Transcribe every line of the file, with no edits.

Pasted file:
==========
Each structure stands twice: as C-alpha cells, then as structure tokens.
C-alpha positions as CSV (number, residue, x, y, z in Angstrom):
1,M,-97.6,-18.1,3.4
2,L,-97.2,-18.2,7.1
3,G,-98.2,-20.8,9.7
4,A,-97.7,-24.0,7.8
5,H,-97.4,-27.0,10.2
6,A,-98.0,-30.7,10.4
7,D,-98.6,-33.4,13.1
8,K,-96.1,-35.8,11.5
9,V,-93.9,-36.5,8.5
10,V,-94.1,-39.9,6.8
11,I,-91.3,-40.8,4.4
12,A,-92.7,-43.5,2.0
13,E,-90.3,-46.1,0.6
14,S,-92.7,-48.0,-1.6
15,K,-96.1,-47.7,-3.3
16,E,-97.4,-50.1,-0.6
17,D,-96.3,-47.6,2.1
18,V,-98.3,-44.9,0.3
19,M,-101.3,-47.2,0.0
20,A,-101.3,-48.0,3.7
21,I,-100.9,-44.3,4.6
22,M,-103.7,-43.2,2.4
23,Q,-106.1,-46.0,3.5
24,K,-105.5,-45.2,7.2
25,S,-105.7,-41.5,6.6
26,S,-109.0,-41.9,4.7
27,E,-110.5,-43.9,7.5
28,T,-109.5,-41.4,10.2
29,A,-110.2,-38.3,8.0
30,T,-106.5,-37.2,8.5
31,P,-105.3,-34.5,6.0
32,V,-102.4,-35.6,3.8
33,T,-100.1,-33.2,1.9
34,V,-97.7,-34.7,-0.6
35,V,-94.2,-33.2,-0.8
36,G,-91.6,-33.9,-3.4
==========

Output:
Each structure stands twice: as C-alpha cells, then as structure tokens.
C-alpha positions as CSV (number, residue, x, y, z in Angstrom):
1,M,-97.6,-18.1,3.4
2,L,-97.2,-18.2,7.1
3,G,-98.2,-20.8,9.7
4,A,-97.7,-24.0,7.8
5,H,-97.4,-27.0,10.2
6,A,-98.0,-30.7,10.4
7,D,-98.6,-33.4,13.1
8,K,-96.1,-35.8,11.5
9,V,-93.9,-36.5,8.5
10,V,-94.1,-39.9,6.8
11,I,-91.3,-40.8,4.4
12,A,-92.7,-43.5,2.0
13,E,-90.3,-46.1,0.6
14,S,-92.7,-48.0,-1.6
15,K,-96.1,-47.7,-3.3
16,E,-97.4,-50.1,-0.6
17,D,-96.3,-47.6,2.1
18,V,-98.3,-44.9,0.3
19,M,-101.3,-47.2,0.0
20,A,-101.3,-48.0,3.7
21,I,-100.9,-44.3,4.6
22,M,-103.7,-43.2,2.4
23,Q,-106.1,-46.0,3.5
24,K,-105.5,-45.2,7.2
25,S,-105.7,-41.5,6.6
26,S,-109.0,-41.9,4.7
27,E,-110.5,-43.9,7.5
28,T,-109.5,-41.4,10.2
29,A,-110.2,-38.3,8.0
30,T,-106.5,-37.2,8.5
31,P,-105.3,-34.5,6.0
32,V,-102.4,-35.6,3.8
33,T,-100.1,-33.2,1.9
34,V,-97.7,-34.7,-0.6
35,V,-94.2,-33.2,-0.8
36,G,-91.6,-33.9,-3.4